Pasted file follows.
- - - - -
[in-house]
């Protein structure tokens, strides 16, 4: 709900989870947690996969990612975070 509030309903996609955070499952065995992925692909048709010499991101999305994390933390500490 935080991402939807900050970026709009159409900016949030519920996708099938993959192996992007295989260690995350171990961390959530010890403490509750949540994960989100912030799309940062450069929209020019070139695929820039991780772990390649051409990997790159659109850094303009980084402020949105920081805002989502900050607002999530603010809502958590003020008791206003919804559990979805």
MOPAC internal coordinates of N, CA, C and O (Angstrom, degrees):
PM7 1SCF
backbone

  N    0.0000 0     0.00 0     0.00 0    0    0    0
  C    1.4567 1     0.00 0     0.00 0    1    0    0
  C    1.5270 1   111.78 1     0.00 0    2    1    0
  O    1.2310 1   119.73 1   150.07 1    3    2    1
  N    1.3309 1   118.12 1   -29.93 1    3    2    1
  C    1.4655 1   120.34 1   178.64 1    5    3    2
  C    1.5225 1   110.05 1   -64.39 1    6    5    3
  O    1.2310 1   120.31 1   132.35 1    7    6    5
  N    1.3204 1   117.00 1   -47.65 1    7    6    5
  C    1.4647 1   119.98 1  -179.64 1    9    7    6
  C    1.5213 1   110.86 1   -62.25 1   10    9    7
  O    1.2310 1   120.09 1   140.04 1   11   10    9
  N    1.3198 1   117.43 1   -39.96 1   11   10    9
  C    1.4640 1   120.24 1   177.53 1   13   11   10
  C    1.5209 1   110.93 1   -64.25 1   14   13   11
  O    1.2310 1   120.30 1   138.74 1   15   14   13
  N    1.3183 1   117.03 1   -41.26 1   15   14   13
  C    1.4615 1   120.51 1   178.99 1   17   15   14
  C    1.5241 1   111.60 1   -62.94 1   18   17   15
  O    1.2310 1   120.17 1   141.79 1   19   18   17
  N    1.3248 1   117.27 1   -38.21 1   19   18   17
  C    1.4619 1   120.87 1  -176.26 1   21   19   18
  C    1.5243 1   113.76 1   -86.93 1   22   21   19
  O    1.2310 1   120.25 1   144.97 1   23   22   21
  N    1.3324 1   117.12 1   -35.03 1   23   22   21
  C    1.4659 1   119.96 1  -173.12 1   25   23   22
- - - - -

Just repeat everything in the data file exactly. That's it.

[in-house]
């Protein structure tokens, strides 16, 4: 709900989870947690996969990612975070 509030309903996609955070499952065995992925692909048709010499991101999305994390933390500490 935080991402939807900050970026709009159409900016949030519920996708099938993959192996992007295989260690995350171990961390959530010890403490509750949540994960989100912030799309940062450069929209020019070139695929820039991780772990390649051409990997790159659109850094303009980084402020949105920081805002989502900050607002999530603010809502958590003020008791206003919804559990979805």
MOPAC internal coordinates of N, CA, C and O (Angstrom, degrees):
PM7 1SCF
backbone

  N    0.0000 0     0.00 0     0.00 0    0    0    0
  C    1.4567 1     0.00 0     0.00 0    1    0    0
  C    1.5270 1   111.78 1     0.00 0    2    1    0
  O    1.2310 1   119.73 1   150.07 1    3    2    1
  N    1.3309 1   118.12 1   -29.93 1    3    2    1
  C    1.4655 1   120.34 1   178.64 1    5    3    2
  C    1.5225 1   110.05 1   -64.39 1    6    5    3
  O    1.2310 1   120.31 1   132.35 1    7    6    5
  N    1.3204 1   117.00 1   -47.65 1    7    6    5
  C    1.4647 1   119.98 1  -179.64 1    9    7    6
  C    1.5213 1   110.86 1   -62.25 1   10    9    7
  O    1.2310 1   120.09 1   140.04 1   11   10    9
  N    1.3198 1   117.43 1   -39.96 1   11   10    9
  C    1.4640 1   120.24 1   177.53 1   13   11   10
  C    1.5209 1   110.93 1   -64.25 1   14   13   11
  O    1.2310 1   120.30 1   138.74 1   15   14   13
  N    1.3183 1   117.03 1   -41.26 1   15   14   13
  C    1.4615 1   120.51 1   178.99 1   17   15   14
  C    1.5241 1   111.60 1   -62.94 1   18   17   15
  O    1.2310 1   120.17 1   141.79 1   19   18   17
  N    1.3248 1   117.27 1   -38.21 1   19   18   17
  C    1.4619 1   120.87 1  -176.26 1   21   19   18
  C    1.5243 1   113.76 1   -86.93 1   22   21   19
  O    1.2310 1   120.25 1   144.97 1   23   22   21
  N    1.3324 1   117.12 1   -35.03 1   23   22   21
  C    1.4659 1   119.96 1  -173.12 1   25   23   22